Most people out there don’t ever have to face or confront what real fear is. I would say the average person deals with feelings of discomfort or mild panic, at most. I was one of those people. That is, up until 5 years ago. Five years ago, everything changed and my brain allowed me a glimpse in to what real fear is and can truly be like. In case you haven’t read any of my other posts, I’ll briefly explain that I lost my mother, and then in turn my father under unexpected and sad circumstances. When I lost dad, it was a particularly tragic event, as he was the last member of my living family. This left me completely on my own and I was still in my 20’s. These events changed my life forever. After dad died, life was just too complicated for me to handle any more. I knew I needed to get my ass to therapy, quickly. I chose a woman out of a directory and took the first appointment I could get as soon as the funeral had been arranged and the other details were settled. I had never really been to therapy before, I didn’t know what to expect. All I knew is that I was going to be completely honest with her, and not shield or misrepresent anything I said in any way. I sincerely wanted help, and I knew the only way to get it was to be a complete open book. In total I attended 11 sessions. At the end of the last session, she let me know that she felt I was handling everything quite healthily, and said that she really didn’t feel that I needed to continue therapy unless I felt like I needed to. That’s right everyone, I graduated therapy. Despite what my x-boyfriends have told you, I’m definitely NOT crazy. That was a huge relief to hear, as at the time I felt like my life and my mind were completely out of control. I was, however, diagnosed with Post Traumatic Stress Disorder due to the stress of the loss I’d experienced. She explained to me all the different things that I could experience and expect from having this affliction. She also said that for most people, PTSD is temporary. I did, in fact temporarily experience many of the symptoms she had described to me most of which disappeared after a few years. One of the symptoms I’m still am dealing with is the irrational phobias. Before “The Event” I had exactly zero phobias. Not one. My life now consists of me doing a completely normal activity that I have done my entire life, like swimming for example, only to be met with a crippling anxiety attack the minute I see the water that I completely wasn’t expecting and have no idea how to deal with. After discovering I am now afraid of what ever thing I was just confronted with, I then am left with months of reoccurring nightmares night after night of whatever thing I saw or did until the very thought of seeing it or doing it again makes me want to vomit and curl up in a ball. Here are a list of my new, known phobias. Keeping in mind, any day I could discover a new one:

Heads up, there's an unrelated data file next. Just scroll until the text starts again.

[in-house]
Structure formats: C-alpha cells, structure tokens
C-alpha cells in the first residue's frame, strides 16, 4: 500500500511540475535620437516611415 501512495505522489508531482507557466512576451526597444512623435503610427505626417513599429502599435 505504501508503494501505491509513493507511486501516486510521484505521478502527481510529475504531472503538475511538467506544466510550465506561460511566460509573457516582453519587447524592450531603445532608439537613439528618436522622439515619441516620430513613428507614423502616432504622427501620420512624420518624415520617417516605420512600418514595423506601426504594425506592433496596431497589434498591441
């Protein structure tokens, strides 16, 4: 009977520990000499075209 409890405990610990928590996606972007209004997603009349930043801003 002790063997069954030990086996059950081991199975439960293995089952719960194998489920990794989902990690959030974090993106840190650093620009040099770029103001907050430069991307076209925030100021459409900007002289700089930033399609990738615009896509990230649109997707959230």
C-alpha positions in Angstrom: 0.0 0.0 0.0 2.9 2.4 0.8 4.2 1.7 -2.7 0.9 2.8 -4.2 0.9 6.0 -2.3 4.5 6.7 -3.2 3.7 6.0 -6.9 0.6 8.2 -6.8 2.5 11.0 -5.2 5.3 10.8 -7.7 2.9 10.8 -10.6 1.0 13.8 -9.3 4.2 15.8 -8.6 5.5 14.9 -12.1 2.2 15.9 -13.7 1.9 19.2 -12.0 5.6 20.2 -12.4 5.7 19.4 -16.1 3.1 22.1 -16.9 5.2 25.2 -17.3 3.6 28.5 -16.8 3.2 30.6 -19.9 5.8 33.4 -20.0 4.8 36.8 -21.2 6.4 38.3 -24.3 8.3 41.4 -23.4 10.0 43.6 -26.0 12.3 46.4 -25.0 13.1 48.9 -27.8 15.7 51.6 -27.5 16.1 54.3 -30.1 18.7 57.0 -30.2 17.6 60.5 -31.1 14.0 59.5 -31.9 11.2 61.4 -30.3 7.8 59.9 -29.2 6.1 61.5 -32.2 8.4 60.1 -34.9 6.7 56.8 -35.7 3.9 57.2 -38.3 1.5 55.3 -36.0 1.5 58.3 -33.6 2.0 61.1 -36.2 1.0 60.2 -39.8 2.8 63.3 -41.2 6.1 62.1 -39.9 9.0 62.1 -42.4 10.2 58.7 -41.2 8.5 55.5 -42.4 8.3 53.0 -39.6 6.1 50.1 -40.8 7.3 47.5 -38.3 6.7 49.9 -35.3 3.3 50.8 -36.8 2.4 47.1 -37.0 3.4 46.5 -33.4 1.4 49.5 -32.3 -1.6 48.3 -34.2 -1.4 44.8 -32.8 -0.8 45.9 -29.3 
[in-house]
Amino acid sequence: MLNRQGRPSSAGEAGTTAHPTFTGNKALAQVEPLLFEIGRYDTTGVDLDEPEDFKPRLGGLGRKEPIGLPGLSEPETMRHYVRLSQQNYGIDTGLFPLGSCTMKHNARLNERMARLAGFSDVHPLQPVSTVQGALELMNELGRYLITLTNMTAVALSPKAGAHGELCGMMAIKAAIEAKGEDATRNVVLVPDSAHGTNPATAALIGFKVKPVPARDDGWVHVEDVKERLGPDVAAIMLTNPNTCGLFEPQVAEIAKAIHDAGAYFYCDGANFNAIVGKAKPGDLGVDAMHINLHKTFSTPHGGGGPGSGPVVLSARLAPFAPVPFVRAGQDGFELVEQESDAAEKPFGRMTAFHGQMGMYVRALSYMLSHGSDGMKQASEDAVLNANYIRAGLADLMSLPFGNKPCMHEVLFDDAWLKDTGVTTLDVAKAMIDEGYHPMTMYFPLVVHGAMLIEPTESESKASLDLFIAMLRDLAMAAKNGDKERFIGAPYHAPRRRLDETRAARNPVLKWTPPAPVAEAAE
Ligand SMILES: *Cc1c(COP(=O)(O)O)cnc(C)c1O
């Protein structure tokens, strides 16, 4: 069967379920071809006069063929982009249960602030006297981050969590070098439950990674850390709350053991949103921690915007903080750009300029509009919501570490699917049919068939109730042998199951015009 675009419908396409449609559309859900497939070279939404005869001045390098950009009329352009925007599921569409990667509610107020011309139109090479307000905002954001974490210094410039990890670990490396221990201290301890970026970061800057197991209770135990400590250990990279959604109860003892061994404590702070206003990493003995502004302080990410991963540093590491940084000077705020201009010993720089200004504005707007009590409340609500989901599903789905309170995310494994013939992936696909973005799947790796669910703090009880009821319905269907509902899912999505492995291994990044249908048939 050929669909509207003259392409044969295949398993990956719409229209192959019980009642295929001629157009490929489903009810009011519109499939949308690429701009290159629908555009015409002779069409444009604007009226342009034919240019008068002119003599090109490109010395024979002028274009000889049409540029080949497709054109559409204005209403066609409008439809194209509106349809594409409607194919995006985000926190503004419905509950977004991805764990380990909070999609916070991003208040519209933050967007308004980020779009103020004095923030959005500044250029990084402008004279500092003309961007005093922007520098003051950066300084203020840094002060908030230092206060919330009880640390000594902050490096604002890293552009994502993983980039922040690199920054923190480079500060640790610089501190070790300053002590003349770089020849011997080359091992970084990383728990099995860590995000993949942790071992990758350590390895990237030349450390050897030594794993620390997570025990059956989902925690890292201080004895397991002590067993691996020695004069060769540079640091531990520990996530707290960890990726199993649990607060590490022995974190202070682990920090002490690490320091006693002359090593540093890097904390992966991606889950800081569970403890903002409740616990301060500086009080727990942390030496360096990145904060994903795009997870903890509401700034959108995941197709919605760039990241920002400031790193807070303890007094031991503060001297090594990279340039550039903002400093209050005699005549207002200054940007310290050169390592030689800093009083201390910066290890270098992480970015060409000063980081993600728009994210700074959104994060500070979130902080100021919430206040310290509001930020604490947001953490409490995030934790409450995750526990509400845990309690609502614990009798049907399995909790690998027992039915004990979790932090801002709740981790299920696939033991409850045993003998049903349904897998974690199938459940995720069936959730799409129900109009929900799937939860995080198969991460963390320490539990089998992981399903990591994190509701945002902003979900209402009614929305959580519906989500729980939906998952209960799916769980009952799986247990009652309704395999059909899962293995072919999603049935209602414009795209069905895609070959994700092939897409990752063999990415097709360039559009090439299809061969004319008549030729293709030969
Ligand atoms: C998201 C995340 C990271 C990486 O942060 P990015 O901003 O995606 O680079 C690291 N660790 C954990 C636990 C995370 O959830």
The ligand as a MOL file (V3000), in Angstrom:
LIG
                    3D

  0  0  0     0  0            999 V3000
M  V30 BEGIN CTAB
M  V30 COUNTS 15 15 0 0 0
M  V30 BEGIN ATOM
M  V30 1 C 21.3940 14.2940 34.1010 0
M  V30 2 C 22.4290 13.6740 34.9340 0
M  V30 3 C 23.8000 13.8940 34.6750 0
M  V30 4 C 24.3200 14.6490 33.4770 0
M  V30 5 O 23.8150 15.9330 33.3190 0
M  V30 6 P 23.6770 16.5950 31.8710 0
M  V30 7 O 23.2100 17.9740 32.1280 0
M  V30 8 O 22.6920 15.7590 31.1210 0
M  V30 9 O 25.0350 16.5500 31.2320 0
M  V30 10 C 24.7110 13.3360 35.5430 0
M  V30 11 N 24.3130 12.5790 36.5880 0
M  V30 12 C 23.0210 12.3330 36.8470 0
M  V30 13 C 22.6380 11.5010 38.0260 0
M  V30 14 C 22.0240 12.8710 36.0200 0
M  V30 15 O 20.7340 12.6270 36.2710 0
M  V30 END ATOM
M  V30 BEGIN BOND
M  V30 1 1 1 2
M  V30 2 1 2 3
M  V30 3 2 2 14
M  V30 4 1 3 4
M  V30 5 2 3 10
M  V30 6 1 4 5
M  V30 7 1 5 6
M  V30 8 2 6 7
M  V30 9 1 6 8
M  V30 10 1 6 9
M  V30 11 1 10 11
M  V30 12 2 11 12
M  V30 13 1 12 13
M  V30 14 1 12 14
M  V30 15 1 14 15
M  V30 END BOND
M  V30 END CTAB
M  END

(I host party busses as well host regular zine and independent publishing night on a stage with a spotlight. FUCK)